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Ask HN: What services do you use to send email for small scale apps?
3 points by fvargas 48 days ago | hide | past | web | favorite | 5 comments
Services like Sendgrid and Mailgun offer free tiers up to a certain number of emails sent per month (about 10k). But beyond the free allotment, the cost of sending emails begins to add up, especially when running an app that doesn't generate revenue.

How does the use of these, or similar, email services compare to using Gmail or Fastmail's SMTP servers to send all your app's emails, assuming they're mostly transactional?

What other options do you recommend for sending transactional emails at small scale (0 - 50k / month)?




Amazon's email service is extremely cheap [1]. I don't think you can go cheaper than them?

https://aws.amazon.com/ses/


Do you know how SES stacks up against services that focus solely on email?

It looks like a great deal if you already use EC2 because of the free 62k outgoing emails/month. But there doesn't seem to be a free tier otherwise.


I like MailGun (10k/mo free) - if cost is a significant issue for larger volume why not do the work to send directly from your server?


Everything I've read about hosting one's own mail servers indicates, other than the educational rewards, it's not a practical idea.

But along those lines, I was considering sending emails using Gmail or Fastmail's servers. I'm unfamiliar with the potential pitfalls, if any, when going this route. I'm hoping someone can comment on that or share their experience.


When deciding on architecture, I always start with asking what are my key priorities with this project?

  to minimize cost = run my own mail server 

  to maximize learning = write my own mail server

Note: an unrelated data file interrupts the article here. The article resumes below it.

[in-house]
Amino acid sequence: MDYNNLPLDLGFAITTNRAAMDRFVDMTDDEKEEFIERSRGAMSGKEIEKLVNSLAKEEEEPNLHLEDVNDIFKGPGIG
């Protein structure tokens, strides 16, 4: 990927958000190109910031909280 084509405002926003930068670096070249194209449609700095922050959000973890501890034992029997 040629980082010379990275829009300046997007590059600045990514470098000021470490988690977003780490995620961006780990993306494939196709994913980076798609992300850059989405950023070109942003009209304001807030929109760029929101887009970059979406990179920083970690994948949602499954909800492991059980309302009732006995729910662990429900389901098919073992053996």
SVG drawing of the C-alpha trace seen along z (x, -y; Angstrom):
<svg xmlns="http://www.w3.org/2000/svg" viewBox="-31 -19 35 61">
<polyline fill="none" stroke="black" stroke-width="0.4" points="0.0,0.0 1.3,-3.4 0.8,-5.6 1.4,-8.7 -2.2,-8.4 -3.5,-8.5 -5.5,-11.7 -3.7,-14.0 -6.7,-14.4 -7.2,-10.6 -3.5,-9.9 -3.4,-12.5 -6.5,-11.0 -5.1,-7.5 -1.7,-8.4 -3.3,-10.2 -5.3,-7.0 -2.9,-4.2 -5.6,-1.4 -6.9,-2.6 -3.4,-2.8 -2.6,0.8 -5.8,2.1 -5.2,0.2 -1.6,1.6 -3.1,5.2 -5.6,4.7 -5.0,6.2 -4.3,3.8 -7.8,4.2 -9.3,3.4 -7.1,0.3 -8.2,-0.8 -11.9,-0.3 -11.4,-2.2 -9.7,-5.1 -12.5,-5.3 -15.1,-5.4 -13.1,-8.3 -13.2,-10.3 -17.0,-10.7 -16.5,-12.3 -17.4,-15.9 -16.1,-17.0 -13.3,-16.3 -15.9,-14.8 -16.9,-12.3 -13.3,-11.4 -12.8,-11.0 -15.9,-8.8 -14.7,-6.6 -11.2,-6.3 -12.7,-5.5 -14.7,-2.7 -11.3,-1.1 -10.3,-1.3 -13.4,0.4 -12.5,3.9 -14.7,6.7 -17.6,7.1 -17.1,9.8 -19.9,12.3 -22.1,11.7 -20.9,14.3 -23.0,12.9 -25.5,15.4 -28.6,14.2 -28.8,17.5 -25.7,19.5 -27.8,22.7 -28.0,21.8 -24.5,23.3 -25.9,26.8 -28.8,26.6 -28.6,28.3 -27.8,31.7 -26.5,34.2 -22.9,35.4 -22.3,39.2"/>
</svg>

to maximize flexibility or do something truly unusual = one of the above

  to minimize time = pay for a service

  to maximize maintenance cost = cobble solution from pieces intended for other uses.
I have used Gmail for little tiny projects like a contact form that got used a dozen times per year, but that was before MG was an option. As for using Gmail or FastMail today, it will probably work for now, but will it continue doing so in the future? Maybe, but my own personal experience indicates that _all_ free services are not something one can count on persisting over the long haul. TANSTAAFL = you get what you pay for. At some point their funding will run out, or new management will decide to optimize their business expenses. If I were to plan on using a service like this (IANAL) the first thing I check is the Terms of Service. The second thing I check is the service providers intended use case. (When I read the terms of use for both Gmail and Fastmail I get the distinct impression they are intended for use by a human, not for volume transactional send). While these providers may not currently prevent their service being used for transactional mail send - there is a long history of service providers throttling, ejecting, or (if paid) increasing the billing for their highest volume users. When that inevitably (considering history) happens, a new solution will have to be found (probably with minimal notice and urgent deadlines). I don't know about you but I have enough on my plate maintaining the evolving decay of my projects (as libraries fall out of favor and security updates stop) without having to worry about monitoring changes in QOS for email deliver-ability for a cobbled together solution.

Among bulk send providers, Amazon SES is probably cheapest (I read their chart as $100 for 1 Million emails).

Finally, I got something very different out of my reading on running your own mail servers. HN search (https://hn.algolia.com/?query=mail%20server&prefix&dateRange...)




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